After a lengthy analysis of the Ron Paul influence evident at the Minnesota GOP Convention May 18-19 in St. Cloud ("Libertarian surge remakes state GOP," May 20), the burning question for the Star Tribune Editorial Board was whether "a caucus-based political system that magnifies populist tides [and enabled Paul supporters to dominate the state convention] serves this state well."

Couple that with a harsher Washington Post piece published in full online ("The party of Ron Paul?" May 24) -- which labeled recently adopted planks in the Iowa Republican Party platform "wacky" and "nutty" and gleefully anticipated "a few highly visible fights" erupting over "Paulite positions in the national platform" -- and it's evident the Strib is a more than a little confused about what the Ron Paul revolution is all about.

Let me do what I can to clarify.

First, let's understand what a "movement" or a "revolution" is. All movements -- the Pat Robertson Republican coup in the 1980s, gay rights, women's suffrage, civil rights and, yes, the Ron Paul movement -- follow a common pattern.

Movements all begin at the margins with people who have little or nothing to lose. Unsuccessful movements never expand beyond the sloganeering fringe. Successful movements -- those with an intellectual and moral basis -- mature to attract a mainstream following.

The gay-rights movement is a great example. Shirtless hunks in leather tutus and motorcycling "Dykes on Bikes" are no longer the point of the gay-rights spear. It's the gay lawyer/gay accountant, lesbian legislator/lesbian physician -- same-sex couples with kids and fundamental concerns about faith, family and freedom -- who are now the face of the movement.

Focusing commentary on the remnants of the gay-rights fringe is something the media would never do. But focusing on the fringe of the Ron Paul movement is exactly what the Strib and WaPo commentaries actually do.

Libertarians today are on that cusp between being all about the T-shirt and all about ideas. I was a libertarian before it was cool and a Republican when it wasn't cool.

As a political force in the 1970s, libertarians had little to lose. They were the folks who couldn't be Democrats because they believed their money was theirs to spend; but they couldn't be Republicans because they wanted to spend it on drugs and prostitutes.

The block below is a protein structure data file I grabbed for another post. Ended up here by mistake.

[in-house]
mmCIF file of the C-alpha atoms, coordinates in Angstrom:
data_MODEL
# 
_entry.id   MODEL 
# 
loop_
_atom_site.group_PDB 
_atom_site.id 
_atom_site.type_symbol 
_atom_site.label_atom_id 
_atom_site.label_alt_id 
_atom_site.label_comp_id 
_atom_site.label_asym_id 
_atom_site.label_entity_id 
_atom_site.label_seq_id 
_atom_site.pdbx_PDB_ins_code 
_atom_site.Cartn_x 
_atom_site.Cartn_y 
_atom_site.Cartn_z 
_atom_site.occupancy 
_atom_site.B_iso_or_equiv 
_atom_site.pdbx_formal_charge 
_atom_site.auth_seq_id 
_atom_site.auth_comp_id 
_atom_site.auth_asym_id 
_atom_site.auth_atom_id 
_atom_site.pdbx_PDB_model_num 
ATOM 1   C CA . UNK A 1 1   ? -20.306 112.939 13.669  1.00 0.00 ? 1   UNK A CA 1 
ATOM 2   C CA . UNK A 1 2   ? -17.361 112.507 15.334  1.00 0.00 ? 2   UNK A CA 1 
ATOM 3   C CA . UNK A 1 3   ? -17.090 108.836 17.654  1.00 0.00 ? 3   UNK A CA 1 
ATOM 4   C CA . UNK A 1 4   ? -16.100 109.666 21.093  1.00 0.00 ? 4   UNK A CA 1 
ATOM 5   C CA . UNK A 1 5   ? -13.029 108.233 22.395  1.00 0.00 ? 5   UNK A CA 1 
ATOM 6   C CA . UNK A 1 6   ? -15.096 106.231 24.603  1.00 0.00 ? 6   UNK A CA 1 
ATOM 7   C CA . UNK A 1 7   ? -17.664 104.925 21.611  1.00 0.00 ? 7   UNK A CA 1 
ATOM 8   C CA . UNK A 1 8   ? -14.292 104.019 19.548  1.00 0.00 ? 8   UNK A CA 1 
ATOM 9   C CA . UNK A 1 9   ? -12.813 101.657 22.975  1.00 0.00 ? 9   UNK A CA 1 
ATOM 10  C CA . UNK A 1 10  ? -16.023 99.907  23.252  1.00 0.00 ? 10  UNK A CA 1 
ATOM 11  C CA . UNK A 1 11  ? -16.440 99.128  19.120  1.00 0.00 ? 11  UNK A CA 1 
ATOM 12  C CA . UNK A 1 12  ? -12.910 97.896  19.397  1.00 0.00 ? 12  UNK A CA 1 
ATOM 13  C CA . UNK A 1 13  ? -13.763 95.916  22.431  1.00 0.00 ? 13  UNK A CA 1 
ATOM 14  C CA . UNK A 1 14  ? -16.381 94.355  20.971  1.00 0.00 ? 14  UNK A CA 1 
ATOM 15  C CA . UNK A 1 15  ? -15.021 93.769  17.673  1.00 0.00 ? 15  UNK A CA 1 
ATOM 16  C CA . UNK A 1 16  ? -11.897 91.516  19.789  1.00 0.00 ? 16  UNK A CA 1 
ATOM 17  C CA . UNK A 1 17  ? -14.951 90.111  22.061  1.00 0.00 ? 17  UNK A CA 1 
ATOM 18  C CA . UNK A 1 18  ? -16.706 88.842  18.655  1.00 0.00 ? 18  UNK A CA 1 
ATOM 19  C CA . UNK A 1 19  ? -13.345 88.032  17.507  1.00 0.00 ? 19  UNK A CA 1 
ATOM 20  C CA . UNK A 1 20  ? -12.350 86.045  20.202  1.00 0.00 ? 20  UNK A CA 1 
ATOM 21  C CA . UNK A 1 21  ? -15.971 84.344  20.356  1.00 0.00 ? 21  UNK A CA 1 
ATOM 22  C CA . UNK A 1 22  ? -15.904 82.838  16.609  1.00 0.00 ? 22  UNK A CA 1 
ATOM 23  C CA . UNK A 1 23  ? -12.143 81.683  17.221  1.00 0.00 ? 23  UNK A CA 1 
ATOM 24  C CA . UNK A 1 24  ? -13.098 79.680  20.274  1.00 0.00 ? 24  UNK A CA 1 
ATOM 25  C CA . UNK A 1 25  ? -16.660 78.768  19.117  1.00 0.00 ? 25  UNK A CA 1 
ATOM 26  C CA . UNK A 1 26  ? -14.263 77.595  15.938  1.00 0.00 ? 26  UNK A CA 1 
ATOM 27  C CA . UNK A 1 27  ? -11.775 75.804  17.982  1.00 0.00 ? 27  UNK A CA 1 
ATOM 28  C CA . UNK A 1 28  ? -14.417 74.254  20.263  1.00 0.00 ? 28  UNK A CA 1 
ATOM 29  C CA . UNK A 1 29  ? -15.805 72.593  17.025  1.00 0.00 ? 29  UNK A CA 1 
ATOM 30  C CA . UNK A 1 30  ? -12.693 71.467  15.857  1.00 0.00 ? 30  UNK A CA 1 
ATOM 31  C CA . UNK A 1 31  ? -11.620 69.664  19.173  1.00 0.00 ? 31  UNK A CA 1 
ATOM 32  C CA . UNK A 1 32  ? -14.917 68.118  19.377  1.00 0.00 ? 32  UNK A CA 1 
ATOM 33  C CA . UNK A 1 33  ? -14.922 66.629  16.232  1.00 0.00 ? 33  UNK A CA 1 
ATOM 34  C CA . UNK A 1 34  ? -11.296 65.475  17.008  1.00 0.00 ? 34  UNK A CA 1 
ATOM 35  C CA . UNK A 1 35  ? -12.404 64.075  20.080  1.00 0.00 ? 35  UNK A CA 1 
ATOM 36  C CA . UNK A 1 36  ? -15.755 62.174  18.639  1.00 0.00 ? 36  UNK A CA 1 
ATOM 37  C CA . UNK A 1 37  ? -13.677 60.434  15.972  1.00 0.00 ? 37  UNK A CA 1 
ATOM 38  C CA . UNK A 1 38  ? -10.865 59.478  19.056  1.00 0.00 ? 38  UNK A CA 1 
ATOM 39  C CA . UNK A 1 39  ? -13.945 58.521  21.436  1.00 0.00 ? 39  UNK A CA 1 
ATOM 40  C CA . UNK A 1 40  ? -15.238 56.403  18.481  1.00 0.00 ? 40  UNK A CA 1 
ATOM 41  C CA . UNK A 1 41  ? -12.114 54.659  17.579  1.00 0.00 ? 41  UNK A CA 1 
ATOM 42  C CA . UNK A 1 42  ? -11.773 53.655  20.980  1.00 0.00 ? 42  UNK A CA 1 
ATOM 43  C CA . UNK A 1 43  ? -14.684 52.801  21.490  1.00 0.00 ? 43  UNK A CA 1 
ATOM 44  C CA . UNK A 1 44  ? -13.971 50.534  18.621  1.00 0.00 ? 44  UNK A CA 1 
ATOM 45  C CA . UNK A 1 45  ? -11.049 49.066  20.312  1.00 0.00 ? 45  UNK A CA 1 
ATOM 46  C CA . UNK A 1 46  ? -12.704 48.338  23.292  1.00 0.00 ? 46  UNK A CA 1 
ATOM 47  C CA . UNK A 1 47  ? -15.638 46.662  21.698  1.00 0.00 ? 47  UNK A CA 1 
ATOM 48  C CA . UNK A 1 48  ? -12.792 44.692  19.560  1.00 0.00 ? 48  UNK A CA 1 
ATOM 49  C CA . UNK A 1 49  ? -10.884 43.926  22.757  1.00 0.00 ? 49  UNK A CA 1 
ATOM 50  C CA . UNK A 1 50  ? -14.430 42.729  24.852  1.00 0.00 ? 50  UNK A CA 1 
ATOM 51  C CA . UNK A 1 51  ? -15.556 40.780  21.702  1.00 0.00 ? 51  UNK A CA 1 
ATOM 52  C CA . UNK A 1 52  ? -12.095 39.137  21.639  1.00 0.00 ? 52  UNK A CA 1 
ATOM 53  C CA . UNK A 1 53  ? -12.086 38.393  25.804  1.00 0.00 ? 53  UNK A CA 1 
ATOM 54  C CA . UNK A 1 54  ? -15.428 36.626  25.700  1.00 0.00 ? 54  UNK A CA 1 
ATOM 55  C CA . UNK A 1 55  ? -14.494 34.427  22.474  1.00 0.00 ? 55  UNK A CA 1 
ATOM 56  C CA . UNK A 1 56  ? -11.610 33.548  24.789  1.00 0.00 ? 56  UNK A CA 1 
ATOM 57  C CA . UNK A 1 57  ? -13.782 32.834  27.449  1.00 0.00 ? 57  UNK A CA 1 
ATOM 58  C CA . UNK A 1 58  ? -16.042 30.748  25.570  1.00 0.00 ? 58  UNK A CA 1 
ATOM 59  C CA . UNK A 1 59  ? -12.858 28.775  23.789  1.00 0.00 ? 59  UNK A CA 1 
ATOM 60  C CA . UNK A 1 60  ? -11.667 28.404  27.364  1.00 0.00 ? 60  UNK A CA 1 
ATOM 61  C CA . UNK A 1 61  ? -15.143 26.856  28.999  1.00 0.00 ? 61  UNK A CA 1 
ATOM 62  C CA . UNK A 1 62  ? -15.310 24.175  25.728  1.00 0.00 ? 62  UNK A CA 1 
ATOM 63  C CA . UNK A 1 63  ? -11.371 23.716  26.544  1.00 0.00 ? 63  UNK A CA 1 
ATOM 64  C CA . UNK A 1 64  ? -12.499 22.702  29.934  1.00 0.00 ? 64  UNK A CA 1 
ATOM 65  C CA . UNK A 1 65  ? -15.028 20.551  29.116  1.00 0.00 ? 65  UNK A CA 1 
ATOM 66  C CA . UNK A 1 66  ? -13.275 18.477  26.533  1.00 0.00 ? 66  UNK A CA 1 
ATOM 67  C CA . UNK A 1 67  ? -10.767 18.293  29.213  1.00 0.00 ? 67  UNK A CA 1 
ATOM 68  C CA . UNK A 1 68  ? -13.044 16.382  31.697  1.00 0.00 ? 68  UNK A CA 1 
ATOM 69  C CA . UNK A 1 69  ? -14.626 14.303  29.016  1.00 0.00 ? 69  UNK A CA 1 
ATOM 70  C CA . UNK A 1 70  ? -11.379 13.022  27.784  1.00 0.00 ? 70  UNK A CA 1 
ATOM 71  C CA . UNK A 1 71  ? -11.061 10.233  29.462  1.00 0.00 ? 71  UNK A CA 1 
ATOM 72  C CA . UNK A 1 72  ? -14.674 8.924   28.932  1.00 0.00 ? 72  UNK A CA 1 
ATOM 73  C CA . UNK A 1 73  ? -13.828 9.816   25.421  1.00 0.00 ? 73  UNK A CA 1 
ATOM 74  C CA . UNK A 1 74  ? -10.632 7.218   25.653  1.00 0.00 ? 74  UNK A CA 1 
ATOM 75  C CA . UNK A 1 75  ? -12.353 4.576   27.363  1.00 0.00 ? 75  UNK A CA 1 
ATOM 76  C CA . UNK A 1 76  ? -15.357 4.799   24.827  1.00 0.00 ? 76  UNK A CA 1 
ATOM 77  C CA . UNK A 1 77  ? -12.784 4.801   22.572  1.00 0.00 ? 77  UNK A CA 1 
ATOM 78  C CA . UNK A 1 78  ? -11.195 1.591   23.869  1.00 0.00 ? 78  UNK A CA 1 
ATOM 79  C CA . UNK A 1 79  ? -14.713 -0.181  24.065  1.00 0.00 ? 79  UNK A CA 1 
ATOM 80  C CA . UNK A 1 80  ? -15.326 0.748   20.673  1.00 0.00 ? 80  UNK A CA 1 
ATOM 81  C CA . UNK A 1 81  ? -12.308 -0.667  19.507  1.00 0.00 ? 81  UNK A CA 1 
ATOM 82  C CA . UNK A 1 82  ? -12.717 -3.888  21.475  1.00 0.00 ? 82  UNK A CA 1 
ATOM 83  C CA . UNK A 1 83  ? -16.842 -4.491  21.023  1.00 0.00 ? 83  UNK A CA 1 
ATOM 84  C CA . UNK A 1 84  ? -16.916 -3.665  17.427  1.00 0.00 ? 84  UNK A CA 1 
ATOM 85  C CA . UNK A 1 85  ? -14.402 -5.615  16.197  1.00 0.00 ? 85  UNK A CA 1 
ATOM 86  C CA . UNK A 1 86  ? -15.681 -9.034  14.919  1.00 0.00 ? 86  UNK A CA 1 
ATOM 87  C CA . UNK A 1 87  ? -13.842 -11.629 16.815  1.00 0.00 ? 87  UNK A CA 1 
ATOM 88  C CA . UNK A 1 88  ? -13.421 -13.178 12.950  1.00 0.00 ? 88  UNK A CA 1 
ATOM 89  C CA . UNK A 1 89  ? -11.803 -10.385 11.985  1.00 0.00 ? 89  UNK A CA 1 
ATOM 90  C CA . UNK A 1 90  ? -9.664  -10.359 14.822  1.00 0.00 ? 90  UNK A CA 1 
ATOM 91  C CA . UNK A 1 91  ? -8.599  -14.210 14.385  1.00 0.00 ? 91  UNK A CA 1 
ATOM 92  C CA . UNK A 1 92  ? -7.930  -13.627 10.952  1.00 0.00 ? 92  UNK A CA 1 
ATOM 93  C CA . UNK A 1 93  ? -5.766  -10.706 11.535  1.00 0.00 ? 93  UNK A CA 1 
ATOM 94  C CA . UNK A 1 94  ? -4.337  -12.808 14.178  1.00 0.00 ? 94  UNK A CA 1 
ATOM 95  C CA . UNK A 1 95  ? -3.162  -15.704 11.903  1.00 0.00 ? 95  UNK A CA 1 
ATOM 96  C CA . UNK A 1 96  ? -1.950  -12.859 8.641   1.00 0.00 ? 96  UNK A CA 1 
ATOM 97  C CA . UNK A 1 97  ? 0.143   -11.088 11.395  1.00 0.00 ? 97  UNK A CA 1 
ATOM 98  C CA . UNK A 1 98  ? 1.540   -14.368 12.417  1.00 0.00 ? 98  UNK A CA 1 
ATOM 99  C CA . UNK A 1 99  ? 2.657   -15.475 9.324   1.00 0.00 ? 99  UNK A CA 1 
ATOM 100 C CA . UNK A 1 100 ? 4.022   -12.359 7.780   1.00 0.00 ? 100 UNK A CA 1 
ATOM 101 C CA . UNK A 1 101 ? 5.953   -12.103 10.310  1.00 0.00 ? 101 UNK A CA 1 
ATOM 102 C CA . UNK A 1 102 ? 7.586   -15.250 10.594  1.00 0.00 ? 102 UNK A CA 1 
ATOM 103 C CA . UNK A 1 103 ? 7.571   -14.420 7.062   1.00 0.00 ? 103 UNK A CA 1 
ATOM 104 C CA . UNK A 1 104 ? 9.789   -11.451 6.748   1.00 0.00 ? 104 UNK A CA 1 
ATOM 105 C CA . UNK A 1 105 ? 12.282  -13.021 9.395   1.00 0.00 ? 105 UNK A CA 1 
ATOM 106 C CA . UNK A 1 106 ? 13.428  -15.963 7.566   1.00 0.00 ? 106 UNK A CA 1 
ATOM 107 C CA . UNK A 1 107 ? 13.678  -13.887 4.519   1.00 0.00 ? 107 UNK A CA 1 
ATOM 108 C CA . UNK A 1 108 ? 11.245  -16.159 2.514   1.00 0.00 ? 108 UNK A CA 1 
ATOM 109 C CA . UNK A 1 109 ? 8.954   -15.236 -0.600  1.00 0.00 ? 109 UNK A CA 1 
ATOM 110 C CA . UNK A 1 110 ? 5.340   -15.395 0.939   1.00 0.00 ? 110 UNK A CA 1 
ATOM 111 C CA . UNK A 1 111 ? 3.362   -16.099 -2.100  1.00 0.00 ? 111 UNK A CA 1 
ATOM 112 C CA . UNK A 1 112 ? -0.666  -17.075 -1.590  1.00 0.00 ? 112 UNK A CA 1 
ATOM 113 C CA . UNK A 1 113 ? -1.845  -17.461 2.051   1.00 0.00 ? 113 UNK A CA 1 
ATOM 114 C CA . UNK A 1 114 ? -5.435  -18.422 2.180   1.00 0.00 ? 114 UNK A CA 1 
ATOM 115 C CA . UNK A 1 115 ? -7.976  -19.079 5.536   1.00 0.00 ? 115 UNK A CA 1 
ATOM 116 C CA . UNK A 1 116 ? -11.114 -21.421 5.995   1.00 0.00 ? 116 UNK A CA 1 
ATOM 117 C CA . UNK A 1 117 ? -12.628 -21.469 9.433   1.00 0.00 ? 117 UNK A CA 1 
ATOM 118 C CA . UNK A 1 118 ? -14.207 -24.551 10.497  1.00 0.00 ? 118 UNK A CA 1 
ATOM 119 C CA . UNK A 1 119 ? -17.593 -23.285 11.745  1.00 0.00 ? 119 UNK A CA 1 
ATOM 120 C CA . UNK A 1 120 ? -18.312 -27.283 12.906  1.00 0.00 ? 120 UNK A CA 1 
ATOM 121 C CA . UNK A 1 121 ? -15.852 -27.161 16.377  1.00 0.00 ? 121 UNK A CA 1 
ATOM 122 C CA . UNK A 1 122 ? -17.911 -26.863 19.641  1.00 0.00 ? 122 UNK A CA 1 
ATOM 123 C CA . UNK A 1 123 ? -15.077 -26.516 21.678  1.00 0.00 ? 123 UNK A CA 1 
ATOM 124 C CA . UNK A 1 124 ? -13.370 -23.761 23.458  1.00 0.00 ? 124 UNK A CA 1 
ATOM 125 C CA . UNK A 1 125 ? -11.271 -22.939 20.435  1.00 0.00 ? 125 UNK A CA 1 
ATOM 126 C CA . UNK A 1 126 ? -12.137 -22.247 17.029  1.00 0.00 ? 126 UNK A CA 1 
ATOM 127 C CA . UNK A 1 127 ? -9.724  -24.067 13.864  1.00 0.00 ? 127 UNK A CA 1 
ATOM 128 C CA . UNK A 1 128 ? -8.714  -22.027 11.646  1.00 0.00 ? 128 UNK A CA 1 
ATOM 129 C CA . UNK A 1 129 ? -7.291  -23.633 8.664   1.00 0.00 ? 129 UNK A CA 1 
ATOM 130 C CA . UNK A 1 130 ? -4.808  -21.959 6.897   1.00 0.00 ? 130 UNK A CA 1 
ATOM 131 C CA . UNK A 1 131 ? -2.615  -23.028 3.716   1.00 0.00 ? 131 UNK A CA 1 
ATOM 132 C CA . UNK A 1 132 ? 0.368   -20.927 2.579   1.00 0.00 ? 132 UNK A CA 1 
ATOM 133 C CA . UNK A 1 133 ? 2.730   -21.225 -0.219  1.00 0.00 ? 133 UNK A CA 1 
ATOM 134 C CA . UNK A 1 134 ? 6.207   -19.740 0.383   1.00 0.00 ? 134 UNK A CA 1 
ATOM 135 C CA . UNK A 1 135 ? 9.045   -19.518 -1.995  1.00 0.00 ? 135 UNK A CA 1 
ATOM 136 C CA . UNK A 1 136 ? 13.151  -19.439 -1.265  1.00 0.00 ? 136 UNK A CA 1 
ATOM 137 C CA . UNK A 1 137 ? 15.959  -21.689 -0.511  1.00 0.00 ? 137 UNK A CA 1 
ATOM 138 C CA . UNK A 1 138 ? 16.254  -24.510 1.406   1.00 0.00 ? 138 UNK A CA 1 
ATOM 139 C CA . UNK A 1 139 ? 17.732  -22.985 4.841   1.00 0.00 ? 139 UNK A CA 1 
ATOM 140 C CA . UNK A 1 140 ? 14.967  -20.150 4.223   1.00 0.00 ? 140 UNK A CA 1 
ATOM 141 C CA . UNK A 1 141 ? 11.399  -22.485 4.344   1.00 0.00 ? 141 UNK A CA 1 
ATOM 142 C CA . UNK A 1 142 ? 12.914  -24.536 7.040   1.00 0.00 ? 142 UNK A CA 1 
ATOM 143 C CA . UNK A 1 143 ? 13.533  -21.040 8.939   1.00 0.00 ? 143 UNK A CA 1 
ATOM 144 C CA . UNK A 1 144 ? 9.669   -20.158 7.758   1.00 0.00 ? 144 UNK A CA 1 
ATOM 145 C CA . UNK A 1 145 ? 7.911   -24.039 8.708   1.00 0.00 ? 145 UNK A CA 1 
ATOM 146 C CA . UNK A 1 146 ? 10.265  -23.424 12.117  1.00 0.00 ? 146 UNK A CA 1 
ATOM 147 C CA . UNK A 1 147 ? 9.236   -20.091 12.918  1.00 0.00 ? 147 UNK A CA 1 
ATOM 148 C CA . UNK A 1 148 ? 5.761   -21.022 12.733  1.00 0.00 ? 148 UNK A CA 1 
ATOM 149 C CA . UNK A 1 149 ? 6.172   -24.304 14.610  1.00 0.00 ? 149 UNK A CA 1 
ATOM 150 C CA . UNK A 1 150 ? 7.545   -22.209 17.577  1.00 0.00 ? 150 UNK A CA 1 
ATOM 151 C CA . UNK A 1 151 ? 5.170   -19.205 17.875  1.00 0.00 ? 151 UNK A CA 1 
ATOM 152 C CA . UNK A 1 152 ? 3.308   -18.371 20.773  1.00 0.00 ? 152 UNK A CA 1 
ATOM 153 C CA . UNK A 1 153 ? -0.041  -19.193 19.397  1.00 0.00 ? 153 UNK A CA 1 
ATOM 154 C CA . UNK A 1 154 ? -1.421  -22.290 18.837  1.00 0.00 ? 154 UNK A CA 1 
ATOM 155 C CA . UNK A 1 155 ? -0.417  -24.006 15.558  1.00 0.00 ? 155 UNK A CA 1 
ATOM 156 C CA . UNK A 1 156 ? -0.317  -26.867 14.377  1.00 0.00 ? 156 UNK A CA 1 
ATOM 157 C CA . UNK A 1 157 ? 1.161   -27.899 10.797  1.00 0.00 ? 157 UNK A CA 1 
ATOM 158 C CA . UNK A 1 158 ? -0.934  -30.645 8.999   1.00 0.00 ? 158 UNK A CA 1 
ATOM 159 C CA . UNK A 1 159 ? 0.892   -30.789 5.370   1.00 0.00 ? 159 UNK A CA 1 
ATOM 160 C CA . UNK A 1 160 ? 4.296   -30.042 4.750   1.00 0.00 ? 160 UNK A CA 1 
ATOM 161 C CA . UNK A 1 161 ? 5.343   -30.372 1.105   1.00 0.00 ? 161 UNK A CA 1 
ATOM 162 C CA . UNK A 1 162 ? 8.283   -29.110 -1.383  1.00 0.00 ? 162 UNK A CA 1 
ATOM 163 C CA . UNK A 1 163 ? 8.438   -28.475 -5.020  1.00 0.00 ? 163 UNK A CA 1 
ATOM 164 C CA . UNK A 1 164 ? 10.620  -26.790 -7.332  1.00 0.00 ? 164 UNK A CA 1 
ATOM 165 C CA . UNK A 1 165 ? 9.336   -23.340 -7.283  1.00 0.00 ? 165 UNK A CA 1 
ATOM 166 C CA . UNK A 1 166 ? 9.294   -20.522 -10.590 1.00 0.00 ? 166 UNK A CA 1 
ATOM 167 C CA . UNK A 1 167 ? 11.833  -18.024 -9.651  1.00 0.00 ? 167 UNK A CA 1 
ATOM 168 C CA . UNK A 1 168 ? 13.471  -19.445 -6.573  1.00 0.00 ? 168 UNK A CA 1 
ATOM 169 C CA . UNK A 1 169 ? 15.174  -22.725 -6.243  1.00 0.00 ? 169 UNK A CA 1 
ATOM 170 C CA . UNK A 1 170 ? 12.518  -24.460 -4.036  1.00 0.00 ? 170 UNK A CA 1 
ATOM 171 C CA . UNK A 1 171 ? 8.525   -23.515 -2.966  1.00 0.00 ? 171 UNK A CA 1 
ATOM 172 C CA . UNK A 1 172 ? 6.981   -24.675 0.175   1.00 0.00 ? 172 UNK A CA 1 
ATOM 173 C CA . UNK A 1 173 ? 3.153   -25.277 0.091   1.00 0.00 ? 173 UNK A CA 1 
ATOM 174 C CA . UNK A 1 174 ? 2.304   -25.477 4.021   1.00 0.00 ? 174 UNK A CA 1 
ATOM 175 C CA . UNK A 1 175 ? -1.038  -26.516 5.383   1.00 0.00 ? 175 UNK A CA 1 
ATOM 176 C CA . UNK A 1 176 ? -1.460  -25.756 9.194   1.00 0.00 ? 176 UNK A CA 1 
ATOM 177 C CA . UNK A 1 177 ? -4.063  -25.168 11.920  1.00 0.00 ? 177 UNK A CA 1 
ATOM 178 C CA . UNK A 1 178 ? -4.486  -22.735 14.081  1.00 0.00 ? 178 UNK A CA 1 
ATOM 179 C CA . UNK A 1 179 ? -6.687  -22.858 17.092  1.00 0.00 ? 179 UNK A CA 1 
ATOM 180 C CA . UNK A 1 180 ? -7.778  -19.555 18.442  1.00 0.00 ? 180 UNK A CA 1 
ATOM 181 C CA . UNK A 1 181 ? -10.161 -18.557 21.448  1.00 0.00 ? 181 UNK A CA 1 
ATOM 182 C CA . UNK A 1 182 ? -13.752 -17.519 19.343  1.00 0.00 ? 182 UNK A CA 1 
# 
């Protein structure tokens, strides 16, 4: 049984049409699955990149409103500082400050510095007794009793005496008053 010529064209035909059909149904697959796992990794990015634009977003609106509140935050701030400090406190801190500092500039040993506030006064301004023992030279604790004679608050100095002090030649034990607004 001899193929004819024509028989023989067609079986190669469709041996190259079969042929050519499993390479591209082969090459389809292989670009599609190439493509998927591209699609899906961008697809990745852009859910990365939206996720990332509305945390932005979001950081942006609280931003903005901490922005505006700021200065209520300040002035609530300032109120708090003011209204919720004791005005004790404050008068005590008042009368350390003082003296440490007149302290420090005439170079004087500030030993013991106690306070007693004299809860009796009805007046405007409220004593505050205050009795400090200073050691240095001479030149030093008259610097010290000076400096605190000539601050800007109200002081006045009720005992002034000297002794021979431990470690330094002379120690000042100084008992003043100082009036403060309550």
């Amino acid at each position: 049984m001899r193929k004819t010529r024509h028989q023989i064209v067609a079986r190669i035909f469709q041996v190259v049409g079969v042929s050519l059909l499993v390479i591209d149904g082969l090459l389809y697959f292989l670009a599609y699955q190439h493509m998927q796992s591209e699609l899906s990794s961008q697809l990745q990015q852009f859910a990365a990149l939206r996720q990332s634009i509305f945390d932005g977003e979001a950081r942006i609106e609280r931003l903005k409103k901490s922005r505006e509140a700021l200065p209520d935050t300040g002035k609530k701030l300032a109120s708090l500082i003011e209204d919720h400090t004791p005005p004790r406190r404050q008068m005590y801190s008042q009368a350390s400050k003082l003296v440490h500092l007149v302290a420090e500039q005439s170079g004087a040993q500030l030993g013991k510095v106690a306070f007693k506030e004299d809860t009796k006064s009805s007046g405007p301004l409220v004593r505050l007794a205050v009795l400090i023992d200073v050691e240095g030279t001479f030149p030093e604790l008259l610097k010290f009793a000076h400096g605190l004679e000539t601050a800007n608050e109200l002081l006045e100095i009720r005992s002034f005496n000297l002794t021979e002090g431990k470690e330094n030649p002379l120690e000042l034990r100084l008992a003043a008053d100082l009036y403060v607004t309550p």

Times have changed.

Libertarians today are less about provocative issues and more about reversing the expanding scope of government. Government expansion is bad in itself, but the future consequences are worse: Without defined limits on government, our liberties, our American republic, are truly at risk.

But, says the Washington Post, Americans aren't buying that argument. If it were, Ron Paul would get more than 15 percent of the primary vote.

The Strib offers its caucus-questioning advice to an implied majority of "voters who believe government remains a useful tool for improving people's lives." Unfortunately, that glass-half-empty perspective on the Ron Paul revolution misses a significant point.

In Ron Paul, you have a charisma-challenged old white guy who, without pandering or pushing prejudice, inspires young people with the always sexy message of monetary policy.

A viable presidential challenge built by sticking to principle, not telling people only what they want to hear, is a political story the Strib and the Washington Post would shout from the rooftops -- if only the message were a message they wanted to hear.

The power of an idea, personal freedom, doesn't lie in manufactured popularity.

What about that Paul-inspired "wacky," "nutty" "constitutional fundamentalism" found in Republican Party platforms?

Sure, abolishing the Department of Agriculture and the Federal Reserve is not going to happen even under a President Paul. But a political party that seriously considers abolishing cabinet-level departments and unaccountable government entities is a political party that probably won't advocate for a new cabinet-level "Department of the Internet" and is serious about monetary policy.

It's a party that stands for something.

That brings us to the WaPo admonition that "Paulites" learn to compromise, lest, says the Strib, the philosophical gulf "that's already proving difficult to bridge by those seeking to govern this state" grows even wider.

One does not compromise principle. It's a cliché and a fallacy that, given two diametrically opposed points of view, the "truth" must necessarily lie somewhere in the middle.

The Republican problem is buying into the "compromise is good" argument and declaring victory for every move to the left that "could have been so much worse."

Paulites won't make that compromise.

Ron Paul delegates to the RNC will support the nominee. However, integral to that support is holding the candidate and the party to the fundamental principles of limited government and personal and economic freedom. Constancy to principle is the ultimate loyalty.

All that said, I urge our media friends to examine the default position that government is good and invite them to think for themselves. The Ron Paul revolution offers the media, the Republican Party and America that opportunity. Take it.


Craig Westover is a Republican activist and a Ron Paul delegate to the Republican National Convention.